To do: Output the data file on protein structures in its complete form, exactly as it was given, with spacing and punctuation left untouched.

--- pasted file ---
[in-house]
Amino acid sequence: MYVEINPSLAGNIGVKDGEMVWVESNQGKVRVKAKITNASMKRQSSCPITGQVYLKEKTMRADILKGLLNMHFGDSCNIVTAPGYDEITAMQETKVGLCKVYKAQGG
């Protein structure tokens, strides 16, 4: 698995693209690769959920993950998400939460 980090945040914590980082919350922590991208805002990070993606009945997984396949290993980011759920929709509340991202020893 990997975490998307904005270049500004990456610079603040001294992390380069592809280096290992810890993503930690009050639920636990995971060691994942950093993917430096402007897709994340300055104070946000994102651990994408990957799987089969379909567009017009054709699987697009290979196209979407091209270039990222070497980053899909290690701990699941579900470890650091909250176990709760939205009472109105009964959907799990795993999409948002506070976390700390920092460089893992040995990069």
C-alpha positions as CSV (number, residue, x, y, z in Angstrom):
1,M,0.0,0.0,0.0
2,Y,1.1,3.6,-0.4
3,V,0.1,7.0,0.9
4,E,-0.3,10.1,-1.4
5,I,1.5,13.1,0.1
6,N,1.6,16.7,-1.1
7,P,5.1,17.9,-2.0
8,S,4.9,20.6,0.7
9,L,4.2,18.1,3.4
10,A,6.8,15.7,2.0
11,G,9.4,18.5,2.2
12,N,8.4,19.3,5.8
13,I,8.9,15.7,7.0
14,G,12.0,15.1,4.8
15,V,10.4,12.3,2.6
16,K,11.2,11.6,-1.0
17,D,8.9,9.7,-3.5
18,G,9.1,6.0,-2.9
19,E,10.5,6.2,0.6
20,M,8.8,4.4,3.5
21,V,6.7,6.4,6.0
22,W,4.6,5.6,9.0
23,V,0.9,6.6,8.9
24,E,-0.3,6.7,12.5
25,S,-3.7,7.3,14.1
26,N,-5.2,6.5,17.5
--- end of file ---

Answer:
[in-house]
Amino acid sequence: MYVEINPSLAGNIGVKDGEMVWVESNQGKVRVKAKITNASMKRQSSCPITGQVYLKEKTMRADILKGLLNMHFGDSCNIVTAPGYDEITAMQETKVGLCKVYKAQGG
């Protein structure tokens, strides 16, 4: 698995693209690769959920993950998400939460 980090945040914590980082919350922590991208805002990070993606009945997984396949290993980011759920929709509340991202020893 990997975490998307904005270049500004990456610079603040001294992390380069592809280096290992810890993503930690009050639920636990995971060691994942950093993917430096402007897709994340300055104070946000994102651990994408990957799987089969379909567009017009054709699987697009290979196209979407091209270039990222070497980053899909290690701990699941579900470890650091909250176990709760939205009472109105009964959907799990795993999409948002506070976390700390920092460089893992040995990069």
C-alpha positions as CSV (number, residue, x, y, z in Angstrom):
1,M,0.0,0.0,0.0
2,Y,1.1,3.6,-0.4
3,V,0.1,7.0,0.9
4,E,-0.3,10.1,-1.4
5,I,1.5,13.1,0.1
6,N,1.6,16.7,-1.1
7,P,5.1,17.9,-2.0
8,S,4.9,20.6,0.7
9,L,4.2,18.1,3.4
10,A,6.8,15.7,2.0
11,G,9.4,18.5,2.2
12,N,8.4,19.3,5.8
13,I,8.9,15.7,7.0
14,G,12.0,15.1,4.8
15,V,10.4,12.3,2.6
16,K,11.2,11.6,-1.0
17,D,8.9,9.7,-3.5
18,G,9.1,6.0,-2.9
19,E,10.5,6.2,0.6
20,M,8.8,4.4,3.5
21,V,6.7,6.4,6.0
22,W,4.6,5.6,9.0
23,V,0.9,6.6,8.9
24,E,-0.3,6.7,12.5
25,S,-3.7,7.3,14.1
26,N,-5.2,6.5,17.5